By John C. Meehling   |   June 18th, 2011

establish_paternity.jpgThe concept of “paternity” refers to the process of going to court to establish a legal relationship between a father and his child.  The process exists because society has created laws to make sure that children are supported by their own biological parents whenever possible.  A paternity action will help determine who should be paying for that support and how much they should be paying.  In Ohio, a paternity action will only apply to a mother and father who were never married  because any child born during a marriage is presumed to be the husband’s legal child.  Paternity actions between unmarried people are typically heard in a county’s juvenile court.

Who can file for paternity?

In Ohio, the only people who can bring an action to establish paternity are the mother of a child, the alleged father of that child, the child (or a representative of the child), or the Child Support Enforcement Agency in the county where the child resides (if the mother, alleged father or guardian of the child is receiving public assistance on behalf of the child).  A grandparent or other relative cannot file a paternity suit.

Why should someone establish paternity?

Paternity helps to protect both a child and his/her parents.  Being named the legal father allows him to file for custody or visitation.  Establishing parentage also provides the mother with the ability to receive child support for the child.  Determining parentage can also help the child because once parentage is established, a father will often become more involved in a child’s life than he was before parentage was established.  Finally, establishing parentage is also important for health insurance coverage, for inheritance reasons, and for social security or veteran’s benefits.

My child’s mother and I both agree that I am the father.  What do we need to do?

To voluntarily acknowledge paternity, the parties need to complete the “Acknowledgement of Paternity Affidavit”.  This is the simplest way to establish paternity.  That form can be completed at the hospital when your child is born and before both parents leave the hospital.  It can also be completed at your county’s CSEA office or at your local Vital Statistics Registrar.  Once the form is completed and filed, paternity is established and cannot be rescinded.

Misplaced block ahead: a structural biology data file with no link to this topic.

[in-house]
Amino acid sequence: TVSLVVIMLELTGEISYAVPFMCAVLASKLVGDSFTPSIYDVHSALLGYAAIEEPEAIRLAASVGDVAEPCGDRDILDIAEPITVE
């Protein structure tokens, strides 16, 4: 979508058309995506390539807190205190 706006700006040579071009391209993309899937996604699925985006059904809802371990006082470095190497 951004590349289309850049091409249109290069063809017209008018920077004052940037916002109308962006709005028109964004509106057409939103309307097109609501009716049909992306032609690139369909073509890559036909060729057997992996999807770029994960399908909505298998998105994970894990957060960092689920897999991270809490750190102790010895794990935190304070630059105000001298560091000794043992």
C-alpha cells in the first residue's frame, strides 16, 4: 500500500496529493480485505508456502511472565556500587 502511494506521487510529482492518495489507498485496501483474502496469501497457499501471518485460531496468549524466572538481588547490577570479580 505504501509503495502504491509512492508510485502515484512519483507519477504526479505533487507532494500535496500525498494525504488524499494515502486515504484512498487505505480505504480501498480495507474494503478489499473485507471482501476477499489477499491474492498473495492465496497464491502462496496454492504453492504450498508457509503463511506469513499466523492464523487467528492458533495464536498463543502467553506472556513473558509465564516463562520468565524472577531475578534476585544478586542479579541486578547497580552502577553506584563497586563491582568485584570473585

How does genetic testing work?

Genetic testing, or DNA testing, is used to determine the probability that some alleged father is, indeed, the father of child.  Typically, samples of saliva are taken from the child, mother, and the alleged father.  The CSEA uses genetic testing results when seeking an Administrative Paternity Order (APO).  If the results from the test show that the probability of paternity is equal to or greater than 99 percent, the request for an APO will be granted.  If the probability of paternity is less than 99 percent, then the case will be referred to juvenile court to allow for the examination of additional evidence of paternity.

I was never married to my child’s mother, but I would like visitation.  I’ve never established paternity, so what should I do?

Establish paternity.  This can be done by bringing an action in the juvenile court, or in probate court in some circumstances.  One can also request an Administrative Determination from the CSEA.  Finally, the parties can voluntarily acknowledge paternity by filing the appropriate affidavit with a court, as described above.

How do I establish paternity for my baby if a party is not willing to be tested?

If you want to have a paternity test administered and the other party is not willing to be tested, contact the Child Support Enforcement Agency.  Once you request that a paternity test be administered, the agency will order that both parties submit to testing at the department’s lab.  Both the mother and father, as well as the child, will be tested as stated above.  The lab at the CSEA will conduct the test to determine paternity and will send the results to the court and to both parties.  If either party refuses to submit to the DNA test, that refusal will be referred to Court and may result in a contempt of court charge.

Establishing paternity is usually only the first of many issues in a custody/visitation or support proceeding.  Other issues may include the child’s surname, birthing expenses, health insurance coverage and the allocation of the dependency tax exemption.  It is important that if you are involved with these issues that you seek an experienced lawyer to advise you about your rights.

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About The Author: John C. Meehling
Attorney John C. Meehling is a Family Law Attorney from Dayton, Ohio, and contributor to the Ohio Family Law Blog. Attorney Meehling recently joined the Dayton law firm of Holzfaster, Cecil, McKnight & Mues on November. 1, 2010.

Establishing Paternity in Ohio – An Overview
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